Some public health centers are open only to certain areas, like communities or specific cities or towns. Catchment areas can also be used to identify and provide services to specific households or a mix of both households and individuals in a particular area.
On the other hand, there are PHCs that are considered as sentinel sites. These sites cater to facilities, communities, local government units (LGUs), and specific population subgroups like the key populations for HIV (KPH) groups.
Age groups who may qualify for free public health care services are senior citizens (60 and older), children (5 years old and younger), and persons with disabilities (PWDs).
PHCs open from Mondays to Fridays follow the standard clinic hours of 8:00 in the morning to 5:00 in the afternoon. On Saturdays, their operating hours are from 8:00 am to 12:00 pm.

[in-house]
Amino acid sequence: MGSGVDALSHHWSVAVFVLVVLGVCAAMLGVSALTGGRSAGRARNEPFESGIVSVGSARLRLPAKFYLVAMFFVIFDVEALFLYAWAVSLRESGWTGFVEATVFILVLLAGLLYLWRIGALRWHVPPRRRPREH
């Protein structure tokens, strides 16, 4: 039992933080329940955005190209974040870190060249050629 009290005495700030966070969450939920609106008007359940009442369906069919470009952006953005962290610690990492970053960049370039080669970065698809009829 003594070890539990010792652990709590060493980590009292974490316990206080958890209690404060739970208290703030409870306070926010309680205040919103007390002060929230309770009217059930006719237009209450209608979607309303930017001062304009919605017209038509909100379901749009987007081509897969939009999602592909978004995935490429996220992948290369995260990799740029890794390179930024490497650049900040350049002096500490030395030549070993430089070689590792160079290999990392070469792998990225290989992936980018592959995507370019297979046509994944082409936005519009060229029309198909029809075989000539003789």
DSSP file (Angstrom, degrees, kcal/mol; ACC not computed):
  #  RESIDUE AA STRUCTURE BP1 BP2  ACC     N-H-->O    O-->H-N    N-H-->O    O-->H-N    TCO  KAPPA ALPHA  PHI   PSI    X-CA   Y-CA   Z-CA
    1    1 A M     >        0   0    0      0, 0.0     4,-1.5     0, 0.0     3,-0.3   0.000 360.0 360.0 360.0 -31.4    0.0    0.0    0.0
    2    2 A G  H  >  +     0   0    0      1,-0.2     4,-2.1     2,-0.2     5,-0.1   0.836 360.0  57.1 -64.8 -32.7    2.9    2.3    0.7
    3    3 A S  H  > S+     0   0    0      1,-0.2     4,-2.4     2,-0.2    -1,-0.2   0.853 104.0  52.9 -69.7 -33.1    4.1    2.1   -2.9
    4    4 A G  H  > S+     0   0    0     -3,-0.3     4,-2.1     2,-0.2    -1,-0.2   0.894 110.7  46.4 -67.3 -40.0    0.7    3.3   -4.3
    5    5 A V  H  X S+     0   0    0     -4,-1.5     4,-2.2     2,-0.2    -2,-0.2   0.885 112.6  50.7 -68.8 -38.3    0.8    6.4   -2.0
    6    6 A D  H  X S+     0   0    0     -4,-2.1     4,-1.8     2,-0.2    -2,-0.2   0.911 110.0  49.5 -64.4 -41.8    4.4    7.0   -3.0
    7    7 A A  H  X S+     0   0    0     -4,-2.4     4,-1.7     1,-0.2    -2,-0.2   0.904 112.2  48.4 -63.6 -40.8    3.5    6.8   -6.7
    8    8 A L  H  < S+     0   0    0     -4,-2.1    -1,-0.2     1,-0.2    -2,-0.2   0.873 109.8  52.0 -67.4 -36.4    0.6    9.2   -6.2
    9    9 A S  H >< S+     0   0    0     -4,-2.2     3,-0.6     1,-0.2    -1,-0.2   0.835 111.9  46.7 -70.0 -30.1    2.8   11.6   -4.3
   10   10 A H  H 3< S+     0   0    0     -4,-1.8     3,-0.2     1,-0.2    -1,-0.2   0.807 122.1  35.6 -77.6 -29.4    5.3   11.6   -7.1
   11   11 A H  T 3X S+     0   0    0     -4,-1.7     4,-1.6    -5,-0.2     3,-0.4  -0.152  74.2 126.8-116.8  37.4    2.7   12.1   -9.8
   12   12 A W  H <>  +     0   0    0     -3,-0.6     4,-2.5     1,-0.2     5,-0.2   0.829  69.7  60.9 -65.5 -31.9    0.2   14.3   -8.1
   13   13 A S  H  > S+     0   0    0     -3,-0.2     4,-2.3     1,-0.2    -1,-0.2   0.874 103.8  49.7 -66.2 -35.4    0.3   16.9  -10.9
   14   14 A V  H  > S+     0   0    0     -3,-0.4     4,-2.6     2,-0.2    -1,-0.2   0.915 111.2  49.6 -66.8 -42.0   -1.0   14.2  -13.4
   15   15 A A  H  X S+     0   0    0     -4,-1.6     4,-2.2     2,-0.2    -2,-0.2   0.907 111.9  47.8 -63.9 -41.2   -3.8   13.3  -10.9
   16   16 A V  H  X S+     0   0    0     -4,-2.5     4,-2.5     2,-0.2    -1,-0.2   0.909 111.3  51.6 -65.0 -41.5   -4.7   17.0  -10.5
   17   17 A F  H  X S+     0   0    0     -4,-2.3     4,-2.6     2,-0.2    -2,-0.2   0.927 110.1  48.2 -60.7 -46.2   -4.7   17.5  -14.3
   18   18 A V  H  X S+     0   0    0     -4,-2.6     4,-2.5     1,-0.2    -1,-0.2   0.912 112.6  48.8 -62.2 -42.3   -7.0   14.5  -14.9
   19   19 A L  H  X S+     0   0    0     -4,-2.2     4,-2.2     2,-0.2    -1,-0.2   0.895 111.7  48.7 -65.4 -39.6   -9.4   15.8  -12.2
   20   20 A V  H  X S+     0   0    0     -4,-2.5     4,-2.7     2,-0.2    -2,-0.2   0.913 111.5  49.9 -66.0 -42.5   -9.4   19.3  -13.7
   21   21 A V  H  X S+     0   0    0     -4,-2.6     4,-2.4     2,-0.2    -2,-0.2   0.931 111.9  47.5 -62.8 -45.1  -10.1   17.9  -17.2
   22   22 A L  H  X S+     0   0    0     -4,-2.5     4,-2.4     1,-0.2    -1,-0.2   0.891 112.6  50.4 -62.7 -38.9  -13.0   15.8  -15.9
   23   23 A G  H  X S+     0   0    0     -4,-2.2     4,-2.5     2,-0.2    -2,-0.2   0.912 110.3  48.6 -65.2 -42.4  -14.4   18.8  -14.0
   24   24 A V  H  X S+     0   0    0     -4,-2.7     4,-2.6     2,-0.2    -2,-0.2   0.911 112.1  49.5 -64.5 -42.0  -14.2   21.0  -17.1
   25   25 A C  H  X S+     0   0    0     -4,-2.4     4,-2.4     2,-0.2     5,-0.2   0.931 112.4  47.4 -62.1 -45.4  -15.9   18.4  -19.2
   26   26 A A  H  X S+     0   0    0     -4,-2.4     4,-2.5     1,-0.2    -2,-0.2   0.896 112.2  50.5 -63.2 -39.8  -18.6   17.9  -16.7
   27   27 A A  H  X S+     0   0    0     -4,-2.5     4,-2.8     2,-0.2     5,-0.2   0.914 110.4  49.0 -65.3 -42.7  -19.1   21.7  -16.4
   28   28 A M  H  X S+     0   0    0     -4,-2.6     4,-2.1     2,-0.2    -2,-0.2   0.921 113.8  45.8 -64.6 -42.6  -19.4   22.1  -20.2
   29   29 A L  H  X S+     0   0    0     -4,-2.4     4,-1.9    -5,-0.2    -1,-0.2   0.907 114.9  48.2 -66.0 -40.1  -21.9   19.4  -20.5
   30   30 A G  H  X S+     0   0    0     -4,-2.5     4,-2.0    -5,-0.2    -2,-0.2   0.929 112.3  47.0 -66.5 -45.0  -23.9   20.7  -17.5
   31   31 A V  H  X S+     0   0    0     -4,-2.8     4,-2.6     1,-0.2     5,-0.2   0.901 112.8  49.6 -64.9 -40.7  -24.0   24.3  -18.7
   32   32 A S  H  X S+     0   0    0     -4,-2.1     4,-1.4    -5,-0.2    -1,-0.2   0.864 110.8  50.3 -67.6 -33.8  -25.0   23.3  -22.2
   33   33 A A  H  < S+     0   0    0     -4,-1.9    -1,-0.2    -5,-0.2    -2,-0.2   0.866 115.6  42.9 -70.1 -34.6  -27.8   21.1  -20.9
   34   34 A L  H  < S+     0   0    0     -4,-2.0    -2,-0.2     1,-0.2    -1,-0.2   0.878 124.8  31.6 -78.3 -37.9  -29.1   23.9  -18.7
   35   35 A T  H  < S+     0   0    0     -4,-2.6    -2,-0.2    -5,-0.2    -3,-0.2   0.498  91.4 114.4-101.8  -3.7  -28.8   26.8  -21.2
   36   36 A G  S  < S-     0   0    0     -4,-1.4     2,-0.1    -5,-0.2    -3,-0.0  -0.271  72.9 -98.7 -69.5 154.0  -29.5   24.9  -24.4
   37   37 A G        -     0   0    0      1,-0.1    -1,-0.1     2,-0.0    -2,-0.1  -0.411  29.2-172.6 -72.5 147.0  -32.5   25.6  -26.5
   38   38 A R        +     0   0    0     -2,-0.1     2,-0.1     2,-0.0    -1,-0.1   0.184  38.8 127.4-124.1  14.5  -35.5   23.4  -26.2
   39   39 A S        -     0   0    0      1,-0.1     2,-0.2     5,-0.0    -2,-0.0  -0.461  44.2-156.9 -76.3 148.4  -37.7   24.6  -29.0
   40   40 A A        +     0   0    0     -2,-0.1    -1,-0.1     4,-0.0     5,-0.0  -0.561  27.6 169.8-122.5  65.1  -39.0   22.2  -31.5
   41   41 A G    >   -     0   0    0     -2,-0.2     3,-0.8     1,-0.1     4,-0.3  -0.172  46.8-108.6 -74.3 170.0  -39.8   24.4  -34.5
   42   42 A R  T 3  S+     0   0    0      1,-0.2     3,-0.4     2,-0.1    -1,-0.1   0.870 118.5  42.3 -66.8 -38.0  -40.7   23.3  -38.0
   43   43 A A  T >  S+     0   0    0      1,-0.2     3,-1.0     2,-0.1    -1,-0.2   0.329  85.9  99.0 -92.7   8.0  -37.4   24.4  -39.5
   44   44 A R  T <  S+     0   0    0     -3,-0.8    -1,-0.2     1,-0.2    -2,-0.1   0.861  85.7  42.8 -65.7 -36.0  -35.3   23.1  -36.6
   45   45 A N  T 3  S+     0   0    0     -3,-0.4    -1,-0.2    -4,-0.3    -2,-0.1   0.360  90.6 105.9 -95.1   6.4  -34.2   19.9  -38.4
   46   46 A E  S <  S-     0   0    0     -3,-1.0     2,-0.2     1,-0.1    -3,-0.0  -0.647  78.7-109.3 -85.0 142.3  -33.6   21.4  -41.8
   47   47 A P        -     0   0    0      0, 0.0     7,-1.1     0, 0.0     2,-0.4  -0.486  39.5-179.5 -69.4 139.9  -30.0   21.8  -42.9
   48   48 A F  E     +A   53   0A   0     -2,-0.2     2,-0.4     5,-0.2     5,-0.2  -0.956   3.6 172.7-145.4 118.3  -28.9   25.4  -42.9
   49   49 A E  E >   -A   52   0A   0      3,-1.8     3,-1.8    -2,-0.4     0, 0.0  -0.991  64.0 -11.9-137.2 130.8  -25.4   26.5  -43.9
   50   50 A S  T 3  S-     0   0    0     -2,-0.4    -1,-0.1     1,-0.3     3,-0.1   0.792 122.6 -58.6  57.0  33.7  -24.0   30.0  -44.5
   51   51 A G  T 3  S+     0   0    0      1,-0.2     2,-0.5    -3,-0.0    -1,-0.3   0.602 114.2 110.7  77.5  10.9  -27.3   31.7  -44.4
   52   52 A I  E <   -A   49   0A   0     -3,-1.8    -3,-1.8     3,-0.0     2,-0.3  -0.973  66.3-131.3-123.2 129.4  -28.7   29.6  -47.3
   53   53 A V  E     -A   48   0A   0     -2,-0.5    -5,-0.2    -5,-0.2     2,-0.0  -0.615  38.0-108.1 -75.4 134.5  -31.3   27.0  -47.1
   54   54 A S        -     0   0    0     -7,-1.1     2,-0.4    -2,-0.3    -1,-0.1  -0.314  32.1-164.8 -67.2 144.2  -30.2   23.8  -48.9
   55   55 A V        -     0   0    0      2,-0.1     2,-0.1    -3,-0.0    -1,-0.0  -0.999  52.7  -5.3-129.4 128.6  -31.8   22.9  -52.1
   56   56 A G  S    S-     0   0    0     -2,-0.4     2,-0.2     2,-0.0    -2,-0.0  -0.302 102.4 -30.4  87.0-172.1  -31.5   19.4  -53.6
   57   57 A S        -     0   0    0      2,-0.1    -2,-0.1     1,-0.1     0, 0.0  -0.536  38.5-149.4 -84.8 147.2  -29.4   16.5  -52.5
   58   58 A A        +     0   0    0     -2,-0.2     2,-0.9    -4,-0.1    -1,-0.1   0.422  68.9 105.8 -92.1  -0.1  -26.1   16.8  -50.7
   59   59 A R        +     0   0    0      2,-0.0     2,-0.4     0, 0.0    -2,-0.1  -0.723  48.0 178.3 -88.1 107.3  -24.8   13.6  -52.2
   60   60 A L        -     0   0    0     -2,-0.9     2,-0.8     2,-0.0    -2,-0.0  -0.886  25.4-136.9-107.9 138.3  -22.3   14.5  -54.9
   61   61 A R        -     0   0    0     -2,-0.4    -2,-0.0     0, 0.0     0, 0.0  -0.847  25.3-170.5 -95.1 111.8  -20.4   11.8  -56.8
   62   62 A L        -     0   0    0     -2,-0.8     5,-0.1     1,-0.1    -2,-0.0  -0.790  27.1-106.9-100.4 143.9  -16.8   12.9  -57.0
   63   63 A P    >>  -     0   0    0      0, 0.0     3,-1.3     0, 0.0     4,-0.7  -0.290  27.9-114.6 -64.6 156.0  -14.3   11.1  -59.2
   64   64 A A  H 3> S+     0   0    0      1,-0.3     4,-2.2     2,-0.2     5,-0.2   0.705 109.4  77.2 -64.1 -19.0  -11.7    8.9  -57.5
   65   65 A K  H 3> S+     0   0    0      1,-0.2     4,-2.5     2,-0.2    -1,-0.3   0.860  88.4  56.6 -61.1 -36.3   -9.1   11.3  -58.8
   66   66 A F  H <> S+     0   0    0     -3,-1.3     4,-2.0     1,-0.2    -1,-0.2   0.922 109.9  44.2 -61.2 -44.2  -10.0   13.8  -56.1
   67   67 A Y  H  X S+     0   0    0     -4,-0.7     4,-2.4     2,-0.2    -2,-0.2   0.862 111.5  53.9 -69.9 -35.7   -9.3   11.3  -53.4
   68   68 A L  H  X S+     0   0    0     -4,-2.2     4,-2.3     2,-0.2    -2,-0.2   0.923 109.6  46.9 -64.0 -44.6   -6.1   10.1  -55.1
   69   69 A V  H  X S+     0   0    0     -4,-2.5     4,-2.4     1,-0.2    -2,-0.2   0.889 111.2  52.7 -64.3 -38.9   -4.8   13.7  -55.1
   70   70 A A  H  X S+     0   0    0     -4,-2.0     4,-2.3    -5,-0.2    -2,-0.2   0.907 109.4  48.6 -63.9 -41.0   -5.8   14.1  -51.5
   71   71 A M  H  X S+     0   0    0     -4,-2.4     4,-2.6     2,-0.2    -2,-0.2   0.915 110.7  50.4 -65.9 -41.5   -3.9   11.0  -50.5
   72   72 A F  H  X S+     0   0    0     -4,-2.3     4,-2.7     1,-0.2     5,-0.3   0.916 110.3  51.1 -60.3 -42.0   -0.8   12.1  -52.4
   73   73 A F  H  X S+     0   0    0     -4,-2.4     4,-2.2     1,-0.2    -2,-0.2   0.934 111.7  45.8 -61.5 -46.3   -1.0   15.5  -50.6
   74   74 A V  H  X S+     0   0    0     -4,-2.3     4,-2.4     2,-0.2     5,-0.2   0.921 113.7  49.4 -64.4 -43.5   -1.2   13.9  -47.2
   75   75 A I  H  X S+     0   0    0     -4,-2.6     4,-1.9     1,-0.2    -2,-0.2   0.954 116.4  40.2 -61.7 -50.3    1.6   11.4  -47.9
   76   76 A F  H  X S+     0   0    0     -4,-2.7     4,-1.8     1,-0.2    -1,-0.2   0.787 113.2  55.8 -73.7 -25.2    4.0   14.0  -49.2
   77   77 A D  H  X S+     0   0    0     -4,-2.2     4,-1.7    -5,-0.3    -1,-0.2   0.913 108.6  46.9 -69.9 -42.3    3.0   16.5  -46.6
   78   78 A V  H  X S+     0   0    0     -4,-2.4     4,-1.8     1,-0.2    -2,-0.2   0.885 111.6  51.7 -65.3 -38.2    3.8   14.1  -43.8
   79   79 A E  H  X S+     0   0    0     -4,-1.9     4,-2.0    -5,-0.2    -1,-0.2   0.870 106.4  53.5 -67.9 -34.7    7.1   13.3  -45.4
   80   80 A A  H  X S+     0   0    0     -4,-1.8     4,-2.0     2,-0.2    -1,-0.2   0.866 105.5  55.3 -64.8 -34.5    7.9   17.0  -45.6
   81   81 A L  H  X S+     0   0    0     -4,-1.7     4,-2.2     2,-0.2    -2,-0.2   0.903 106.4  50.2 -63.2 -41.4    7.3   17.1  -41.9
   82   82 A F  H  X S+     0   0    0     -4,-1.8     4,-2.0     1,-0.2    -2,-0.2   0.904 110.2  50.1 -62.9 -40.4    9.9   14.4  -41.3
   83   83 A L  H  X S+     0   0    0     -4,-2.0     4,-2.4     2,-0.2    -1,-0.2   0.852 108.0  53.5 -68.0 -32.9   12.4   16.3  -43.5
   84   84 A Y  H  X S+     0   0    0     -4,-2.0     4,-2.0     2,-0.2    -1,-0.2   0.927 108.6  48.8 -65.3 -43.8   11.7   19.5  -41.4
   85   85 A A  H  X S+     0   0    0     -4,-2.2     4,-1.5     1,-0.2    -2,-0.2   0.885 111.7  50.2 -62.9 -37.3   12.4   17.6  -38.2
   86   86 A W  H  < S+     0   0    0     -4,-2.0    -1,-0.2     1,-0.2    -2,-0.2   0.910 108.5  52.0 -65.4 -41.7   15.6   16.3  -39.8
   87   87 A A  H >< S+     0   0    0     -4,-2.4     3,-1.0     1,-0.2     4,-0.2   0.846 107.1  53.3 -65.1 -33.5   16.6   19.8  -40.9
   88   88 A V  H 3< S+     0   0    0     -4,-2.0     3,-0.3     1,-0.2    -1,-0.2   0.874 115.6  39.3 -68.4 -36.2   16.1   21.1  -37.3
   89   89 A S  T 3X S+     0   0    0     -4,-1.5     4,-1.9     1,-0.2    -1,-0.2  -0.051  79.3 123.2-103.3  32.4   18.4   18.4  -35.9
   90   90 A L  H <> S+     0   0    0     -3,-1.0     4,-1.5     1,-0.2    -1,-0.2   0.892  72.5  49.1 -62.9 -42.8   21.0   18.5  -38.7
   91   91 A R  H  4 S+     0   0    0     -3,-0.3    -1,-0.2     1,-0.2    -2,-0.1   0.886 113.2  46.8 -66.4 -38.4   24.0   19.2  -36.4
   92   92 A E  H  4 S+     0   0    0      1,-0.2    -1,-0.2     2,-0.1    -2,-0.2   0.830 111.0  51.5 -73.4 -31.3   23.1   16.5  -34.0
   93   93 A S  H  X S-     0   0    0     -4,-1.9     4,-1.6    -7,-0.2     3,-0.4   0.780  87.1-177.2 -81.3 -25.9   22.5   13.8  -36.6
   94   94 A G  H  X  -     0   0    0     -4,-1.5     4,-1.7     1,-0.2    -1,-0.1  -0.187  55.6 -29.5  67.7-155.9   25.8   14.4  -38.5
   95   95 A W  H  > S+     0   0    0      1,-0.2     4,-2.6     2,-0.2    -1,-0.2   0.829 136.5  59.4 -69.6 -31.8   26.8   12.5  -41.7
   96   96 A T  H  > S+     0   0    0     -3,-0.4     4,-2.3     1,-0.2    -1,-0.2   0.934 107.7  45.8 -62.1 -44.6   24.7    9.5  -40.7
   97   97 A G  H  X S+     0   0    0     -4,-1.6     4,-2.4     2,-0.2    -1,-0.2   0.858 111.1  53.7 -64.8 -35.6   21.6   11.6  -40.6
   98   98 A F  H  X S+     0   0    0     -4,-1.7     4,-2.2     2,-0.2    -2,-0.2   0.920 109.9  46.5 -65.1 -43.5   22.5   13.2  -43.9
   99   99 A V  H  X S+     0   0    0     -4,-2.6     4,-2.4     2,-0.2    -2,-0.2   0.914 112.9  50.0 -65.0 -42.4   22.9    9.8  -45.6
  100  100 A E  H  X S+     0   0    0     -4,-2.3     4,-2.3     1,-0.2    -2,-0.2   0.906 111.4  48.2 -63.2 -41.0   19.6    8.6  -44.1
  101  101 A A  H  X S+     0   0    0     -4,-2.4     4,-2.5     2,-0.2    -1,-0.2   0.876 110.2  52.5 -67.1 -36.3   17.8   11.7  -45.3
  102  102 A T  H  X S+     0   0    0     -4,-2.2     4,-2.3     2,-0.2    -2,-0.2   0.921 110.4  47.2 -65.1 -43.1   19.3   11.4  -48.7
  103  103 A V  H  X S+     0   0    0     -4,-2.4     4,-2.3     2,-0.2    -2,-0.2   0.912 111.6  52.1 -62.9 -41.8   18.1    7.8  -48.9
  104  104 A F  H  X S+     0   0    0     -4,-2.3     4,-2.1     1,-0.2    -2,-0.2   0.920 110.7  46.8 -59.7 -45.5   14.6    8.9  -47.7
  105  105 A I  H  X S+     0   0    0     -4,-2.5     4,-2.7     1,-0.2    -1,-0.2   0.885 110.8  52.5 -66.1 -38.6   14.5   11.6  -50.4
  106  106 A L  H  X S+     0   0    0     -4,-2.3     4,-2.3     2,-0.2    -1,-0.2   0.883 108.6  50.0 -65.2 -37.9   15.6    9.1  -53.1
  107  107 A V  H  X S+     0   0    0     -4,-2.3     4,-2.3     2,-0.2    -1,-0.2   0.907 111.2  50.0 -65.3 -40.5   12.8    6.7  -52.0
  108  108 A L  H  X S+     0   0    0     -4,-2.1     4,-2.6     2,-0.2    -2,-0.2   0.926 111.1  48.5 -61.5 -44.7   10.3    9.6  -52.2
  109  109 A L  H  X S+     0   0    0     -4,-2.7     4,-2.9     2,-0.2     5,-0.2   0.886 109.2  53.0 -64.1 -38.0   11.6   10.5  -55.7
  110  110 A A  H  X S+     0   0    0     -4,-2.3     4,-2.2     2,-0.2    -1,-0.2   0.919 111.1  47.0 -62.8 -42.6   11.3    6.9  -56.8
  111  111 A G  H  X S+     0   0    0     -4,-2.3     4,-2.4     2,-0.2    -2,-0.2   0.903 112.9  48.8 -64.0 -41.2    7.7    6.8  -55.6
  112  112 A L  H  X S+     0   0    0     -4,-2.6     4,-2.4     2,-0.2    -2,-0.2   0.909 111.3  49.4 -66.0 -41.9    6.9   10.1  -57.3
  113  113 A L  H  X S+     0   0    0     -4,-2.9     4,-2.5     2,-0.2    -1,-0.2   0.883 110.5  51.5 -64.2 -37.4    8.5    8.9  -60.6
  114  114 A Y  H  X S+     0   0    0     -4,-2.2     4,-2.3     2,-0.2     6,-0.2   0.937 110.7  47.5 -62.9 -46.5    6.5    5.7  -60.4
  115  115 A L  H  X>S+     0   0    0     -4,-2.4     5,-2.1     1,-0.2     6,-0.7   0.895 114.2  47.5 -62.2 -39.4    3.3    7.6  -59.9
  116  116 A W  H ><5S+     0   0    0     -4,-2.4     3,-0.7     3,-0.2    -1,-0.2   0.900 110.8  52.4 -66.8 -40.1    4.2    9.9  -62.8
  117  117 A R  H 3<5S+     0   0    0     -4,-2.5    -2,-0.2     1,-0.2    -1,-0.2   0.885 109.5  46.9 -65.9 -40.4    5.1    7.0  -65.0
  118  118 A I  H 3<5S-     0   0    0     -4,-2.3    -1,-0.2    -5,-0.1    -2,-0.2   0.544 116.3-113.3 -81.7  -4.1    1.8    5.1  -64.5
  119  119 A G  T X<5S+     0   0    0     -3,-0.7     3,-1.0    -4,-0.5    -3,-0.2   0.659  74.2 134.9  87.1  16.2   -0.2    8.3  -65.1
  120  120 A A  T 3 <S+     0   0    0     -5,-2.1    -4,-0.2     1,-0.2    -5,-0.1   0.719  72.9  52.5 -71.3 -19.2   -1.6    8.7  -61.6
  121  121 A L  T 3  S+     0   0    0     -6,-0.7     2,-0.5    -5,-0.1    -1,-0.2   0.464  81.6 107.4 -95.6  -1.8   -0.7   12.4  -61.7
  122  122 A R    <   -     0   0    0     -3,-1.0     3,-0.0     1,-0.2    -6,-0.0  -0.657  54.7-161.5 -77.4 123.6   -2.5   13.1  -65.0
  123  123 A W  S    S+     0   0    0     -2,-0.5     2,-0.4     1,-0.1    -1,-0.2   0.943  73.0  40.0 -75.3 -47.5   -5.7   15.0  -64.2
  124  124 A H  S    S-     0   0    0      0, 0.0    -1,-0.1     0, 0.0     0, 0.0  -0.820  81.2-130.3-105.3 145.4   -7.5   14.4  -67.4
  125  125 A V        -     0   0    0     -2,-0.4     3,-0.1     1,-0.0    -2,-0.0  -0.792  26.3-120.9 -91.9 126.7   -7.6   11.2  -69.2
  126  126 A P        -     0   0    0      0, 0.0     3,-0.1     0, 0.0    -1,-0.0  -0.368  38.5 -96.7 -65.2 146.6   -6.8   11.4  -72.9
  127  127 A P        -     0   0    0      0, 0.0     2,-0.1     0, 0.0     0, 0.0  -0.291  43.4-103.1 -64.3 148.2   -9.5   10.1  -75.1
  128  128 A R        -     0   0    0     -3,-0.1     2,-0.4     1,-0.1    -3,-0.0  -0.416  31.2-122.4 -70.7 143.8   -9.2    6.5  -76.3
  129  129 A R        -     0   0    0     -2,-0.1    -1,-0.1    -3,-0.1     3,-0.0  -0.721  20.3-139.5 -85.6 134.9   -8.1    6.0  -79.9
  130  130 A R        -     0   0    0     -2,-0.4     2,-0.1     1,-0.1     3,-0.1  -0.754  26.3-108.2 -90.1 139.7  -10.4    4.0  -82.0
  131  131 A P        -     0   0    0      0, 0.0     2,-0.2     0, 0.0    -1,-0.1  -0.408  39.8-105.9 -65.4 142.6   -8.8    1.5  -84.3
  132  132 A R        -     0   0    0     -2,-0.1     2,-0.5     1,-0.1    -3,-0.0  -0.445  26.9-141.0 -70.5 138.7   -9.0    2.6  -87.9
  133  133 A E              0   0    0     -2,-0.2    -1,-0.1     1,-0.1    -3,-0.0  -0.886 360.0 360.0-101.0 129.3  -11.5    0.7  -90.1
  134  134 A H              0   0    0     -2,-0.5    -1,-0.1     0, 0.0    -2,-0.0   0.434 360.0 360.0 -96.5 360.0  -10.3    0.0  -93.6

On the other hand, public health centers open for extended clinic hours from 5:00 through 9:00 pm. These centers primarily offer curative services as it is sometimes called the [Philippine health setting (PHS) curative arm]. These sites often contain a tuberculosis (TB) section along with a primary care clinic.
Who Can Avail of PHC Services?
PhilHealth's members are expected to avail the public health center services; thus, 92% of the population can enjoy their services.
PhilHealth Thru Health public assistance (formerly Individually Paying Members or I.P.M.) registration of senior citizens automatically registers them for a lifetime of free medical benefits and hospitalization.